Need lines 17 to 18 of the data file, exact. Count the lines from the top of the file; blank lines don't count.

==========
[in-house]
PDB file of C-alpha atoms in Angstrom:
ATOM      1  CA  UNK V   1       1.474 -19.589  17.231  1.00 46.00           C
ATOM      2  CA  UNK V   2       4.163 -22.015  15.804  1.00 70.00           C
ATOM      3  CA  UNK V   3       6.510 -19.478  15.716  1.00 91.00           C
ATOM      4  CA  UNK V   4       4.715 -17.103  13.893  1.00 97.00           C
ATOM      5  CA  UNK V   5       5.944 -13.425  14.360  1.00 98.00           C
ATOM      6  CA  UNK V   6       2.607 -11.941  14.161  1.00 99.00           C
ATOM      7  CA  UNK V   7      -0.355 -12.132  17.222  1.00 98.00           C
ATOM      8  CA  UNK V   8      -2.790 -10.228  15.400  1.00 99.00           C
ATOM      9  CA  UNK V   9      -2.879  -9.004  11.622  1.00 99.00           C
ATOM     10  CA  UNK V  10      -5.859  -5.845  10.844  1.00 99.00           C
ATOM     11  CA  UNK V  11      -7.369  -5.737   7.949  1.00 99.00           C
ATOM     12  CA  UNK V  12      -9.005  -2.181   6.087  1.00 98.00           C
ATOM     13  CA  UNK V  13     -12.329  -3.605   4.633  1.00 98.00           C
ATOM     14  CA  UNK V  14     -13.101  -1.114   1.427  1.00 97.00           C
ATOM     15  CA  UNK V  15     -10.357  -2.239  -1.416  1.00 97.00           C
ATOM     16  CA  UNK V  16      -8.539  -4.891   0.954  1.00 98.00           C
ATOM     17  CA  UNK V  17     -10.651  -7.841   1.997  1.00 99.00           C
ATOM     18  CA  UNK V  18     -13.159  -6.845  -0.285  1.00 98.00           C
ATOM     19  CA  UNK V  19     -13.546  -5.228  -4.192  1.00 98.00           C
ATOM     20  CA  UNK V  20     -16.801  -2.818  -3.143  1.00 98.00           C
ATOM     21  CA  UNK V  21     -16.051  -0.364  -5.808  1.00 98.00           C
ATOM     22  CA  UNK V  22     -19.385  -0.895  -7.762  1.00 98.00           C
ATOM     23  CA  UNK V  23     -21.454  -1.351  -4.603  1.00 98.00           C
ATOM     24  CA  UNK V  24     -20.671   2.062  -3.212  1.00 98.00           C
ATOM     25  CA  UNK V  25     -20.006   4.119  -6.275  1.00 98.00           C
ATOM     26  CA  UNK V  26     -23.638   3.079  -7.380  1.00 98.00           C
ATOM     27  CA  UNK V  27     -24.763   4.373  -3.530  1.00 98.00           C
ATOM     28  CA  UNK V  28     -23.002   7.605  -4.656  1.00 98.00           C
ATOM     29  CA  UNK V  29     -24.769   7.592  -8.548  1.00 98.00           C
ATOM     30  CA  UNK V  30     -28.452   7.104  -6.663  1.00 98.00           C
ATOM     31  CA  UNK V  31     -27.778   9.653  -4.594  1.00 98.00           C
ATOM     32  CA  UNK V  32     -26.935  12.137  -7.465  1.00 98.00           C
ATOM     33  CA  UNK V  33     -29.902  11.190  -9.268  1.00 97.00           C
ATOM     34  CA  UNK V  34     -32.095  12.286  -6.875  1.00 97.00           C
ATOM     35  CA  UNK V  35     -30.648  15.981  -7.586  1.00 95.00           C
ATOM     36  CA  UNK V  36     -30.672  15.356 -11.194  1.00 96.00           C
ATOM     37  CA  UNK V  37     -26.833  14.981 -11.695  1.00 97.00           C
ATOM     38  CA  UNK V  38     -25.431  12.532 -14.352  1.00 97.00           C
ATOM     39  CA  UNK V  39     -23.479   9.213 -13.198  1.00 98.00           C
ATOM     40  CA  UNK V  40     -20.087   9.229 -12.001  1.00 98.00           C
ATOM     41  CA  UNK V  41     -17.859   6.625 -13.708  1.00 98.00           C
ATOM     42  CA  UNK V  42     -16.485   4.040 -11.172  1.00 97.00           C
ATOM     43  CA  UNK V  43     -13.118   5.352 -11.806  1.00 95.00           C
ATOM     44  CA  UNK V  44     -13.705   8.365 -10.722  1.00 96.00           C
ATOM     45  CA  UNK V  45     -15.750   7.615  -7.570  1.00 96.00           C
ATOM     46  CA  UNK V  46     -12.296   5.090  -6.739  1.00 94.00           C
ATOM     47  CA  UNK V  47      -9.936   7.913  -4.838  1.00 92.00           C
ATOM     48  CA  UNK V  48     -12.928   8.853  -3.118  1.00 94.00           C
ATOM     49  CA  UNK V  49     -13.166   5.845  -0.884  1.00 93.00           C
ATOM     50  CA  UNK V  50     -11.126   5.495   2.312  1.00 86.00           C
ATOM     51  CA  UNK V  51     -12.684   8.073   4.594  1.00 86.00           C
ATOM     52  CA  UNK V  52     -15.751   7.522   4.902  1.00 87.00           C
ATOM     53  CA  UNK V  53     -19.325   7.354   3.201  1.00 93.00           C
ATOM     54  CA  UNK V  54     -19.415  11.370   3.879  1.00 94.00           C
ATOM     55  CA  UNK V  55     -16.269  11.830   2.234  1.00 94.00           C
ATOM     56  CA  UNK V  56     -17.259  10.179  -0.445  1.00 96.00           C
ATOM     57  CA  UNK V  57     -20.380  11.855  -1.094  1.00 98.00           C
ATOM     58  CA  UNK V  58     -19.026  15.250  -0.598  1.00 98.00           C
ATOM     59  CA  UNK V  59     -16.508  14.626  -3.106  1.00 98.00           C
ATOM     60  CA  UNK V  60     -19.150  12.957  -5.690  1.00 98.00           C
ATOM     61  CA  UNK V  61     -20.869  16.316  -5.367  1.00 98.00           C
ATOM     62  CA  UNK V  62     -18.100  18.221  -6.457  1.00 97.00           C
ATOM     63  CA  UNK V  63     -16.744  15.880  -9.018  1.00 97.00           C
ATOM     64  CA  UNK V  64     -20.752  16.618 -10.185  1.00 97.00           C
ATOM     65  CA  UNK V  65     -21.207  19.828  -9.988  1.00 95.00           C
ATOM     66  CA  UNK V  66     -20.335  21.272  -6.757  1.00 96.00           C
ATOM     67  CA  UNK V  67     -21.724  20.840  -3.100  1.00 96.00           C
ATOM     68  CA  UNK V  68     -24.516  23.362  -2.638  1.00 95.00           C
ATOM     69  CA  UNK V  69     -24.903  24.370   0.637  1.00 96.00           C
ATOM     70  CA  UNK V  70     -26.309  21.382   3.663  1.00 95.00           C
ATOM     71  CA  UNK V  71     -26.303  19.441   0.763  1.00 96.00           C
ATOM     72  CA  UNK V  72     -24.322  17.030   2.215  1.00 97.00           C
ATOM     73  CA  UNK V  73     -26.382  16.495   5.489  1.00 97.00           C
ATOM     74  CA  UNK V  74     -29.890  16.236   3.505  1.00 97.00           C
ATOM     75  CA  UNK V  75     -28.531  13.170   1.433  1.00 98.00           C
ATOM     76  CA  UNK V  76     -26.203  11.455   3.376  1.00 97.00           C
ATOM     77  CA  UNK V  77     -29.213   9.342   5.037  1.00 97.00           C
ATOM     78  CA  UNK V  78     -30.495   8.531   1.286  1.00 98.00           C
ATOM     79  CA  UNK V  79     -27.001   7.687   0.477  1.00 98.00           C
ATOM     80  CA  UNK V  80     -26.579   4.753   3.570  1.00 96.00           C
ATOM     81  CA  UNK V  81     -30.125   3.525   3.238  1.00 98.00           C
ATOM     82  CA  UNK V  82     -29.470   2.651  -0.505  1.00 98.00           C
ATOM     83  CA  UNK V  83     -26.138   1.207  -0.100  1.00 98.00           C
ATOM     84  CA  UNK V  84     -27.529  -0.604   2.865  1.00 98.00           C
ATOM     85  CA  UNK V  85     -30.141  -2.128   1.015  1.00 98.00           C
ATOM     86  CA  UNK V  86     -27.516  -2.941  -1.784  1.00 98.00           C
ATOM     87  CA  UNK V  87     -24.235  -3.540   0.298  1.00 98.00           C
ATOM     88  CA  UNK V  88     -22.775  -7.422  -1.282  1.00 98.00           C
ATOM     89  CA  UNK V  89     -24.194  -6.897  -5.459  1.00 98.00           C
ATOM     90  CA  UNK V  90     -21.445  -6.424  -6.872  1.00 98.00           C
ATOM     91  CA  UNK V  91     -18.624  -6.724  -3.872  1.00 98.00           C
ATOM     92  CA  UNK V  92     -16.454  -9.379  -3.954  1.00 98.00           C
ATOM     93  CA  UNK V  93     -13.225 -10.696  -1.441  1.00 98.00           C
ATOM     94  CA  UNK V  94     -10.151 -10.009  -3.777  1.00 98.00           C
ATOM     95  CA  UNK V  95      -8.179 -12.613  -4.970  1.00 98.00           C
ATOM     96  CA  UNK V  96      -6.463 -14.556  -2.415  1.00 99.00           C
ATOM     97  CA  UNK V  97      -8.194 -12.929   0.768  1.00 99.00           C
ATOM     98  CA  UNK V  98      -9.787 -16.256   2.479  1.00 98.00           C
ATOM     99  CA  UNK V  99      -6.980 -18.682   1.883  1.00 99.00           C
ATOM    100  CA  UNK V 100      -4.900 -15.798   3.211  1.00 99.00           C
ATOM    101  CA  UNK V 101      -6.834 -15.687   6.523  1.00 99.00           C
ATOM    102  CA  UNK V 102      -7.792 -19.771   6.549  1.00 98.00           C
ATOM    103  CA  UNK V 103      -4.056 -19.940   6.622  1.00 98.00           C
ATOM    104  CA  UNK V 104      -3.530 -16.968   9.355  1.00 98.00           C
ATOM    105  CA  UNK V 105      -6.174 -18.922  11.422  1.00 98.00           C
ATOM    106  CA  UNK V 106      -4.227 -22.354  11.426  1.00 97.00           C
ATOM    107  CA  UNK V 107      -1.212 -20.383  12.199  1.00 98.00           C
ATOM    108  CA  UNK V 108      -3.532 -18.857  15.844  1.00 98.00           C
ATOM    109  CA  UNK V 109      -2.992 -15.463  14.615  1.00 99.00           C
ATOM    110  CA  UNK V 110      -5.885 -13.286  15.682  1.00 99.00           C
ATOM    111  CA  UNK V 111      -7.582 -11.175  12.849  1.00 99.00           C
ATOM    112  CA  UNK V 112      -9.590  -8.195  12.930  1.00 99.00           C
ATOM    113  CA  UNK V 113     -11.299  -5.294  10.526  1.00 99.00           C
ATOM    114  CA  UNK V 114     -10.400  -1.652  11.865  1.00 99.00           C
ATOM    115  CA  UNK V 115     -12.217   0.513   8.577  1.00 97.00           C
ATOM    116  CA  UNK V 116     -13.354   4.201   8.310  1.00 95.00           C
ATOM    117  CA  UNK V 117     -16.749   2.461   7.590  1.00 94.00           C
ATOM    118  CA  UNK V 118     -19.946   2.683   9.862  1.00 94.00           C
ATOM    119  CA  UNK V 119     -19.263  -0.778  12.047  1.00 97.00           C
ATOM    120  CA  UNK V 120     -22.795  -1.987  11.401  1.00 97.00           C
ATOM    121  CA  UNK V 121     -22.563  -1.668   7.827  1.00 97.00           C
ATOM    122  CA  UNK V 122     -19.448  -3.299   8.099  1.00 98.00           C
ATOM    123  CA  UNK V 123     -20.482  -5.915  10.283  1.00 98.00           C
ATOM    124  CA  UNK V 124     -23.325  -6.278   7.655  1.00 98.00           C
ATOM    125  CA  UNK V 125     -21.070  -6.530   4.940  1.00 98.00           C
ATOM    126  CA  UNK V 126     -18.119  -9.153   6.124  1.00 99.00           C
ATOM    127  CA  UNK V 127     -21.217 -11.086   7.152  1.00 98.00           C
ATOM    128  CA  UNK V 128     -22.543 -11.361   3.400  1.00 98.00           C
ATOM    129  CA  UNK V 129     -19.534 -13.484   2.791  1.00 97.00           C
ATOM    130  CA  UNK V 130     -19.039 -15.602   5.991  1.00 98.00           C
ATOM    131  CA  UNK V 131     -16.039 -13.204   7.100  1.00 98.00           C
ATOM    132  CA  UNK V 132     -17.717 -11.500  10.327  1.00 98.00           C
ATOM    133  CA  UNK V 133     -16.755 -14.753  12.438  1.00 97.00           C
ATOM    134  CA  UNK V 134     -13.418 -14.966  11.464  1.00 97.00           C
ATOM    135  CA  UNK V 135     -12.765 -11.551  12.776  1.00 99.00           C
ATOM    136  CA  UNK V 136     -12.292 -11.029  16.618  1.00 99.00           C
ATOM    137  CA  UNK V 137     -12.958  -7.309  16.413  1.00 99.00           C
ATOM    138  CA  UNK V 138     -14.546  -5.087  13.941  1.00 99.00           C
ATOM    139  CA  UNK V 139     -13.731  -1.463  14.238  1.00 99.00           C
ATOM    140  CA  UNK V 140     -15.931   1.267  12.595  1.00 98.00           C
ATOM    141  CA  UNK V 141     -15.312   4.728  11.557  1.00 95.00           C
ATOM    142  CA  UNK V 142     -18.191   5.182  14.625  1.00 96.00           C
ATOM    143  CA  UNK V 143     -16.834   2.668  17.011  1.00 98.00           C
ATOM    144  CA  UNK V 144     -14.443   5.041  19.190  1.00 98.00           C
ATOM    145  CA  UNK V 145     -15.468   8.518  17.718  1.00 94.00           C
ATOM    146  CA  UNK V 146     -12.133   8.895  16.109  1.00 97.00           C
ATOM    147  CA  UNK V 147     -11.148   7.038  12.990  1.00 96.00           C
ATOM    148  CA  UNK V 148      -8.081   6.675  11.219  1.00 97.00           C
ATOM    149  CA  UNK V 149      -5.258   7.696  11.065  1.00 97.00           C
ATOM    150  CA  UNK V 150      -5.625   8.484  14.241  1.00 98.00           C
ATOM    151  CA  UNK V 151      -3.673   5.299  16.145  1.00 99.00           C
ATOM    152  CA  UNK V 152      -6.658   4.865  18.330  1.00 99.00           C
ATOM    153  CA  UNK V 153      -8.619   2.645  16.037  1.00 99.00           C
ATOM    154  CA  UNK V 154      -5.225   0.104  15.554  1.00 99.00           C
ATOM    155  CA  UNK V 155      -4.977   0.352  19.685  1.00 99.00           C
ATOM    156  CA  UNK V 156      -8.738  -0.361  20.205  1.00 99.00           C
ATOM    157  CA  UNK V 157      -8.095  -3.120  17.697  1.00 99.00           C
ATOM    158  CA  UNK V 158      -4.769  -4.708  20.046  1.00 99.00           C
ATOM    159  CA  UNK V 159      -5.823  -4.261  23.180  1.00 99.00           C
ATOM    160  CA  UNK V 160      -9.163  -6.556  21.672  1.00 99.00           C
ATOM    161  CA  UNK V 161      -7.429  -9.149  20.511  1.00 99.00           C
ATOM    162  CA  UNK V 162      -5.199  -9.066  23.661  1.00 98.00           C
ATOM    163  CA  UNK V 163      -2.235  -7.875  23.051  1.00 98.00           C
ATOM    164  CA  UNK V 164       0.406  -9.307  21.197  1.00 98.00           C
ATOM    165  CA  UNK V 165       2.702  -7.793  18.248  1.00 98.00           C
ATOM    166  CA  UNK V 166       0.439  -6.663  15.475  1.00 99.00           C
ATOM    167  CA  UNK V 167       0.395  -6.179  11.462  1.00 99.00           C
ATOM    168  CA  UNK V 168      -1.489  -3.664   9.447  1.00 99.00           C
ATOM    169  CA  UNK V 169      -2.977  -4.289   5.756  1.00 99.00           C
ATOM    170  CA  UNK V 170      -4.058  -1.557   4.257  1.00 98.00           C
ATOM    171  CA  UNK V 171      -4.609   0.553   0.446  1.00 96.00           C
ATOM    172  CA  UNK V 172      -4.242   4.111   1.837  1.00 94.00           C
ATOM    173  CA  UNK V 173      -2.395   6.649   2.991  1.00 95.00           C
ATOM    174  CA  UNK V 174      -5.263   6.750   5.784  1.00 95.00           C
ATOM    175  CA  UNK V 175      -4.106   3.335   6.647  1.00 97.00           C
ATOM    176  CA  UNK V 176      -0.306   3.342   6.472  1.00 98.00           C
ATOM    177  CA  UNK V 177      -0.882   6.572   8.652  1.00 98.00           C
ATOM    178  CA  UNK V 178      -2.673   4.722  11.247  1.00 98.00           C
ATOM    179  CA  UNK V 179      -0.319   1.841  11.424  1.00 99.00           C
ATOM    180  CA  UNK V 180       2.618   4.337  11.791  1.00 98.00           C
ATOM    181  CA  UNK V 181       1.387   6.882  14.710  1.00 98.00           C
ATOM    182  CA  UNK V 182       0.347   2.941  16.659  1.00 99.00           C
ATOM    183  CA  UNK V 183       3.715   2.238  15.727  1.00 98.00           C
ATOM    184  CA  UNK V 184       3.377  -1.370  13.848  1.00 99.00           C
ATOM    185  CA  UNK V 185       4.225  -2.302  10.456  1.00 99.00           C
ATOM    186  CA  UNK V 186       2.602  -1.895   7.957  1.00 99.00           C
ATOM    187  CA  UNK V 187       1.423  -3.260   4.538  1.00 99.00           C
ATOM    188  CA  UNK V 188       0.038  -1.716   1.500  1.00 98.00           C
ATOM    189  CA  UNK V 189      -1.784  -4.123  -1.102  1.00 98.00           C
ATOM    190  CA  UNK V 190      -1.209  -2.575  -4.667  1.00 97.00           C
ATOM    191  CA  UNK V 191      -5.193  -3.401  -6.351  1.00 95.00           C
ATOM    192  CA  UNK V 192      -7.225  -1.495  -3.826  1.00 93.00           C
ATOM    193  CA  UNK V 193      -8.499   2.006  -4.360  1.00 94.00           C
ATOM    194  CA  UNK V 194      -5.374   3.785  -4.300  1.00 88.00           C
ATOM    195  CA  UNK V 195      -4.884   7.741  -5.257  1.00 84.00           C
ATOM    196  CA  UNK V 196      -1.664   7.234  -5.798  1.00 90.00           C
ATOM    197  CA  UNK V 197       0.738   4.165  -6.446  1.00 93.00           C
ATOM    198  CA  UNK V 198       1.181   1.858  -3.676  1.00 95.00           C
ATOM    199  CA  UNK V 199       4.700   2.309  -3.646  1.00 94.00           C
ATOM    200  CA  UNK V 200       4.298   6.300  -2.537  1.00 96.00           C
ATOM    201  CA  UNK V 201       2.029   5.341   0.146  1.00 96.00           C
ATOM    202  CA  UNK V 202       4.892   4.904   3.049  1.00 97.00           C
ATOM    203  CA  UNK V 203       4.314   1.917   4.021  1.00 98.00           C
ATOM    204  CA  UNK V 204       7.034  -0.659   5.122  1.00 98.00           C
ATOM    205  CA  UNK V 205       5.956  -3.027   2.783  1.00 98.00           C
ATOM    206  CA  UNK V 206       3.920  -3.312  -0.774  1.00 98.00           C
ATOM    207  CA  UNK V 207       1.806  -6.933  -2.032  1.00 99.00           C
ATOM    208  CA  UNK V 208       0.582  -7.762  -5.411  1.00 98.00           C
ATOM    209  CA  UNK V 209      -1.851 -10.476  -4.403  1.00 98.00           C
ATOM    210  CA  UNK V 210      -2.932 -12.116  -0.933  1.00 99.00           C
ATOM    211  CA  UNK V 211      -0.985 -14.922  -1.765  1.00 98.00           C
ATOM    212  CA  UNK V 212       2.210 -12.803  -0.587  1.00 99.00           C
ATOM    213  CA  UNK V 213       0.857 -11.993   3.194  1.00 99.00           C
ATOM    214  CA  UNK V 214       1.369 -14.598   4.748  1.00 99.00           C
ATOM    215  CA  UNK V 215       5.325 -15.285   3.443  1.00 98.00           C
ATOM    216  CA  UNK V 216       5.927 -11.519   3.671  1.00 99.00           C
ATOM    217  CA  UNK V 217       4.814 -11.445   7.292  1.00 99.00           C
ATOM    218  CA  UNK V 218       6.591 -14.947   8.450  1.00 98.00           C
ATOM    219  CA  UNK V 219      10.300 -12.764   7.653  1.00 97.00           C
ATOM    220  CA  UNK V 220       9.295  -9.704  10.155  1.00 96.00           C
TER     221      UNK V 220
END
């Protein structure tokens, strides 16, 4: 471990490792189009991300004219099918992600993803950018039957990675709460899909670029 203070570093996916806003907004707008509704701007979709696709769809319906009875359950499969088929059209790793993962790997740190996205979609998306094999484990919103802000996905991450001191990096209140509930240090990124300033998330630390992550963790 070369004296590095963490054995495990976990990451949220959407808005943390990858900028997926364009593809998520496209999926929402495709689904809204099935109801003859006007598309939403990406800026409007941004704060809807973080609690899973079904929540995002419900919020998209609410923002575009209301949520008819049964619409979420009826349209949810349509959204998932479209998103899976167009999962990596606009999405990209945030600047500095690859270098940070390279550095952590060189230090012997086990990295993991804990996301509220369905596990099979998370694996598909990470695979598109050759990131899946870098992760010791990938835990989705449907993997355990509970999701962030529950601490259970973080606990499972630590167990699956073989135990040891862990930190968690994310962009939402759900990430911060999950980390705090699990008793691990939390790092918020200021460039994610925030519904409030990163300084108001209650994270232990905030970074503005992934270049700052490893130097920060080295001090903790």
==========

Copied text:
ATOM     15  CA  UNK V  15     -10.357  -2.239  -1.416  1.00 97.00           C
ATOM     16  CA  UNK V  16      -8.539  -4.891   0.954  1.00 98.00           C